Just as there are plenty of different leadership styles, there are just as many communication styles. But there are a few characteristics that you tend to see in top CEO communicators. These are the CEOs who we follow on Twitter, read their op-eds during our lunch break and maybe even pick up their books on the weekend. We trust these leaders. We’re enthused by their work and the direction of their company. To become a leader who can communicate in this way, it’s important to stand out from the crowd with these unique attributes.
Be real. The most inspirational leaders engage on a human-interest level. It’s important for your audience to trust you. Don’t lose them with scripted grandiosity. Use personal stories and be relatable.
Strive for an openness that draws the audience in. Knowing they’re not about to get the wool pulled over their eyes will keep an audience listening and engaged. Admit shortcomings and excite them with sneak peeks of the company’s next big idea.
How can CEOs do this while maintaining the respect and competitive advantage of their office and company? By maintaining a growth mindset. Leaders who admit setbacks and ask for input tend to be the best communicators and biggest innovators out there. See Apple’s swift response to artist royalties on streaming music.
Be available. Leaders shielded from the media can project distrustful personas to the public. Executives who engage with employees, customers and external stakeholders build a reputation that garners respect and appreciation, while also reaching a larger audience. This visibility can lend to authenticity, making for more dynamic communications and leadership.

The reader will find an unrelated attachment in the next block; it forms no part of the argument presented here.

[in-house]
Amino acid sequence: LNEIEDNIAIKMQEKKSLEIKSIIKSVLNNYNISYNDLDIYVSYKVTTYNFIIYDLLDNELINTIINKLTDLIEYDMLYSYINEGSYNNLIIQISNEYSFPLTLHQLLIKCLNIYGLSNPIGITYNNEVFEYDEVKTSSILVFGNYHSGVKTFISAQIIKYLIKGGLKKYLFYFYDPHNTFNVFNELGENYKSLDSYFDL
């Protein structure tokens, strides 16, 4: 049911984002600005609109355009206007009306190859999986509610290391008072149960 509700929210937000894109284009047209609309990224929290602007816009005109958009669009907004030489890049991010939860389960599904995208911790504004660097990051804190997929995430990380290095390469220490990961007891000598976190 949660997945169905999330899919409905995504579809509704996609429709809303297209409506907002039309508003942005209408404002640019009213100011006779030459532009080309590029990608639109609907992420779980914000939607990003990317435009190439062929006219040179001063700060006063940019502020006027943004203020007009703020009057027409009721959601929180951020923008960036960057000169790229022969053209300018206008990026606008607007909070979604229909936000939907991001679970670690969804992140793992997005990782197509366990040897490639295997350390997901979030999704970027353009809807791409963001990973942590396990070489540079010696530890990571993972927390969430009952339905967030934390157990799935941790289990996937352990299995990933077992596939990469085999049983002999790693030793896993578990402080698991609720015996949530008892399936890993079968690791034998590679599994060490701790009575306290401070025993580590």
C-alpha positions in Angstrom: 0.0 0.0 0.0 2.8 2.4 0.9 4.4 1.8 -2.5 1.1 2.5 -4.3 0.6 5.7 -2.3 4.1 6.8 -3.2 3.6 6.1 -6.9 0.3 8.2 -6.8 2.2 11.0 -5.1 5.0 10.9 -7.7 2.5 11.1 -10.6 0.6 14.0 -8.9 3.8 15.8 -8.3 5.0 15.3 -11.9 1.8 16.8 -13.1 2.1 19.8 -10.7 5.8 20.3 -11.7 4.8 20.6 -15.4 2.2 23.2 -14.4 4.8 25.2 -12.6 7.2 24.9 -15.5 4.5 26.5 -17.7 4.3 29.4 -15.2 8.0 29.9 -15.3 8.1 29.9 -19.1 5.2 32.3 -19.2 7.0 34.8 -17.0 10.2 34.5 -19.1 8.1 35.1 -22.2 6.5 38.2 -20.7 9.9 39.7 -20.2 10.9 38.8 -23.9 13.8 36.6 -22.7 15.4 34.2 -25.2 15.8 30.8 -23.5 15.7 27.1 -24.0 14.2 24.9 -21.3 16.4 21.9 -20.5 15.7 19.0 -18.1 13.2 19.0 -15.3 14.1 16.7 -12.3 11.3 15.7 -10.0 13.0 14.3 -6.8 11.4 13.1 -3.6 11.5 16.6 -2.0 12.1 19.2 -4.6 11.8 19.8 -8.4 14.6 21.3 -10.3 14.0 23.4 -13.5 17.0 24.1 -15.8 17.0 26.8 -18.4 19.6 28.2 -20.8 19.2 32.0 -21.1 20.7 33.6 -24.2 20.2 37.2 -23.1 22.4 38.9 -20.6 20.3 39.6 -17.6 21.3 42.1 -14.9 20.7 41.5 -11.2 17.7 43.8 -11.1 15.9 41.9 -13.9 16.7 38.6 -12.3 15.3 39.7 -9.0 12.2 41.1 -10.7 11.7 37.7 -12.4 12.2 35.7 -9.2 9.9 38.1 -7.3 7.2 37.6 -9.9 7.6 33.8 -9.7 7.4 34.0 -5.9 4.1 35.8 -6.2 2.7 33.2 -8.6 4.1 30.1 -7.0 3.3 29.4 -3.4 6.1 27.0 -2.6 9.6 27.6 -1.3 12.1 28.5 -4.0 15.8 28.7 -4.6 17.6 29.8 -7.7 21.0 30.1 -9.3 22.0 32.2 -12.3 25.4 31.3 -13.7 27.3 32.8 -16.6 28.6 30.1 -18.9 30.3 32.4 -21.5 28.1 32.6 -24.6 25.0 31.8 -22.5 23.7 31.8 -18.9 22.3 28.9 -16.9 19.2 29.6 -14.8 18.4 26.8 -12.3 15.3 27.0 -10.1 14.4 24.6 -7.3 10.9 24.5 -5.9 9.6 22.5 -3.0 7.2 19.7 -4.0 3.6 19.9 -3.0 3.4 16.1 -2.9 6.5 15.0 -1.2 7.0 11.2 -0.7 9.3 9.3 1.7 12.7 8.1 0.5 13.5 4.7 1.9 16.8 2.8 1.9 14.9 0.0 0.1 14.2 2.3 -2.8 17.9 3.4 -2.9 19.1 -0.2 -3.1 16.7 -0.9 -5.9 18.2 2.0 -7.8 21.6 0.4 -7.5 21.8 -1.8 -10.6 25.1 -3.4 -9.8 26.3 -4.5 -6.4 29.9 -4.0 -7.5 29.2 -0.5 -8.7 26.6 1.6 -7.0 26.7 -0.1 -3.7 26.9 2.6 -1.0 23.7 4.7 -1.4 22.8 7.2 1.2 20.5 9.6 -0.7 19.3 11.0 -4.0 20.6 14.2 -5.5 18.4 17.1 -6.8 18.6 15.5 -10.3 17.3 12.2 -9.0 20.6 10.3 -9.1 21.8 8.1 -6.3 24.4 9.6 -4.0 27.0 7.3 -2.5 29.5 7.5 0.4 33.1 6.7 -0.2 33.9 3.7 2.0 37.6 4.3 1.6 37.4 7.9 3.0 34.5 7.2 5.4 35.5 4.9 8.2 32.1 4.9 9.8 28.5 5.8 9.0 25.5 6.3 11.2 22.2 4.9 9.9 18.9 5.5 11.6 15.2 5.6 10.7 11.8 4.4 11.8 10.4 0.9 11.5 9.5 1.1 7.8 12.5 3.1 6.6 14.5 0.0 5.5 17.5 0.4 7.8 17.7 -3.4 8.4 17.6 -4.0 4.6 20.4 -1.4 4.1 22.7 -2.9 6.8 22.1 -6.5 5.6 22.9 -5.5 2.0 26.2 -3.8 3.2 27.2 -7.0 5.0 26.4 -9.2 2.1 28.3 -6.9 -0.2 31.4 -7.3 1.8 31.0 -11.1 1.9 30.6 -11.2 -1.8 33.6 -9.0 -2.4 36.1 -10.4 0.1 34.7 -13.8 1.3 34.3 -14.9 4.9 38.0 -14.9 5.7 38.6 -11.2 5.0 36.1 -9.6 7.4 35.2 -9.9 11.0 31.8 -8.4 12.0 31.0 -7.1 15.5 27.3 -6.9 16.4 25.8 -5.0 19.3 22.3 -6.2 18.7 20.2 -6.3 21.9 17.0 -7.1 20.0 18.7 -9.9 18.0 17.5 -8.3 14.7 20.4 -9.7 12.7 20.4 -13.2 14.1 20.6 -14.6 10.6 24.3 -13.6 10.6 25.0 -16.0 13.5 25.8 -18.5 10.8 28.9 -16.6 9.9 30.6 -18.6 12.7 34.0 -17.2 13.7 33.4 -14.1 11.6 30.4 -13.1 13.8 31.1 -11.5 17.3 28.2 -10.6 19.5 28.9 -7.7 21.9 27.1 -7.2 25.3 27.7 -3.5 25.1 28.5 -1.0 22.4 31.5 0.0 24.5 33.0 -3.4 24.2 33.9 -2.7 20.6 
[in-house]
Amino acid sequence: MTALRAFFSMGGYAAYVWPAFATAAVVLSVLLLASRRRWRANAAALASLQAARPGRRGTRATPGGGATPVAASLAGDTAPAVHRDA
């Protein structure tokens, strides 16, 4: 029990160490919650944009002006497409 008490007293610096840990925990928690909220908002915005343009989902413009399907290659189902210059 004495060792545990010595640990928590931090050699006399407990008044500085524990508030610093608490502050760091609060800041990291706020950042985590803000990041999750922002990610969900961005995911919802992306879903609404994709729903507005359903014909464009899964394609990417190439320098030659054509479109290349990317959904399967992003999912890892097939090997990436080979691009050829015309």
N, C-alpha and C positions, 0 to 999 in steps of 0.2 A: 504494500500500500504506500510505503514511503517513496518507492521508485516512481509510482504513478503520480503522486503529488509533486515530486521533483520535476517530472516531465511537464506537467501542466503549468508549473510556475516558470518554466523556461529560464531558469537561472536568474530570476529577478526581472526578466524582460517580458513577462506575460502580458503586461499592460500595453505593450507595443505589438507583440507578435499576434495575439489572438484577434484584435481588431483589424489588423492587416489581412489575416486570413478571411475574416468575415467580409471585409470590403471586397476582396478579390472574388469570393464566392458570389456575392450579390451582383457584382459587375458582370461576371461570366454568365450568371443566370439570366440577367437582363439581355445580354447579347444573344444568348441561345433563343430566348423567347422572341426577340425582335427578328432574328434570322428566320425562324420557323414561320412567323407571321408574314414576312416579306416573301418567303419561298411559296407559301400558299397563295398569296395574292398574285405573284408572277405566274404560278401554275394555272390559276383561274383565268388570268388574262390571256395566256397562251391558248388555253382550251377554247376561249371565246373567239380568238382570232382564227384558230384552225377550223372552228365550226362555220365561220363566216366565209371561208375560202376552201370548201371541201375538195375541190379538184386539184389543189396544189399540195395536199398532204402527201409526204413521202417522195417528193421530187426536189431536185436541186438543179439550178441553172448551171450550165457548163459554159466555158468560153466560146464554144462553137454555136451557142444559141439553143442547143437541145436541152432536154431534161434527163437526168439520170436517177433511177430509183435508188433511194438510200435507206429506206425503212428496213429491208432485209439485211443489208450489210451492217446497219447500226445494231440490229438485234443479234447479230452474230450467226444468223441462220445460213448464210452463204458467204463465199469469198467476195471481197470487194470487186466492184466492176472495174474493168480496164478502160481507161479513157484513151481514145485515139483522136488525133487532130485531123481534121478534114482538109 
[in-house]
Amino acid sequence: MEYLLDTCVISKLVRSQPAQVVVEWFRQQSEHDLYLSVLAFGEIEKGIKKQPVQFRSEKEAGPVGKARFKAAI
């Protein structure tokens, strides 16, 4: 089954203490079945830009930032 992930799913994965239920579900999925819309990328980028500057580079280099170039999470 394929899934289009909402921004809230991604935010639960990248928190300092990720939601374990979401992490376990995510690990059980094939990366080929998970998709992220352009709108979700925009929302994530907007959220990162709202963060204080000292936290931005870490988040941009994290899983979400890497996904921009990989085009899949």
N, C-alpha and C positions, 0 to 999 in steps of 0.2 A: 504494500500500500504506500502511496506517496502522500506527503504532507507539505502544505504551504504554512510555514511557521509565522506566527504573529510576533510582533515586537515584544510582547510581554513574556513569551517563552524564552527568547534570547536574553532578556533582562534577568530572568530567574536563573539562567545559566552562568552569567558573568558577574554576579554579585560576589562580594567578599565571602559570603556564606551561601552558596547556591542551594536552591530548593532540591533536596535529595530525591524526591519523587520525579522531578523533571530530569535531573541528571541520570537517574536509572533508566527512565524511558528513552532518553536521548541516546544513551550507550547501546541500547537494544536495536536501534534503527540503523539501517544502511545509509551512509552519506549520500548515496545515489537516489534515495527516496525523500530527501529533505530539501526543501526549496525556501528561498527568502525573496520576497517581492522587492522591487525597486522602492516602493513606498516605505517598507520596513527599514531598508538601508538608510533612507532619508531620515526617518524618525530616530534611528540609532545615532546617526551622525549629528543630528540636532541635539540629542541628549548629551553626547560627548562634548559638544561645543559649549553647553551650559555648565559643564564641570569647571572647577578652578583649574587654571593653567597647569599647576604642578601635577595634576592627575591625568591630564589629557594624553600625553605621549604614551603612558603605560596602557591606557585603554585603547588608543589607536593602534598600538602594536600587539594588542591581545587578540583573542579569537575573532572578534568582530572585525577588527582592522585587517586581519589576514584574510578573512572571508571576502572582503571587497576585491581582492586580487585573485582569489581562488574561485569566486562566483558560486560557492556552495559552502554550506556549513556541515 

Be thoughtful. CEOs stand apart by truly adding value to the conversation through their innovation and reputation for success. These leaders don’t give a keynote with their eyes down at the podium. These CEOs are the ones booking media briefings for open Q&A because they’ve thought through all the questions beforehand. When confronted with an unknown, the CEO is honest and curious about it. It takes a confident leader to ask for critical feedback, like Elon Musk did with his Hyperloop white paper. Establishing these connections builds a following that bolsters credibility.
If your CEO is giving a speech soon, you might consider incorporating some of the tenets of the TED Commandments throughout the speech writing and preparation process. You can see many of these core traits shine through their communications principles.
And, if you missed the blog on the best tools CEOs can use, be sure to check it out - Communications from the Top: How CEOs communicate.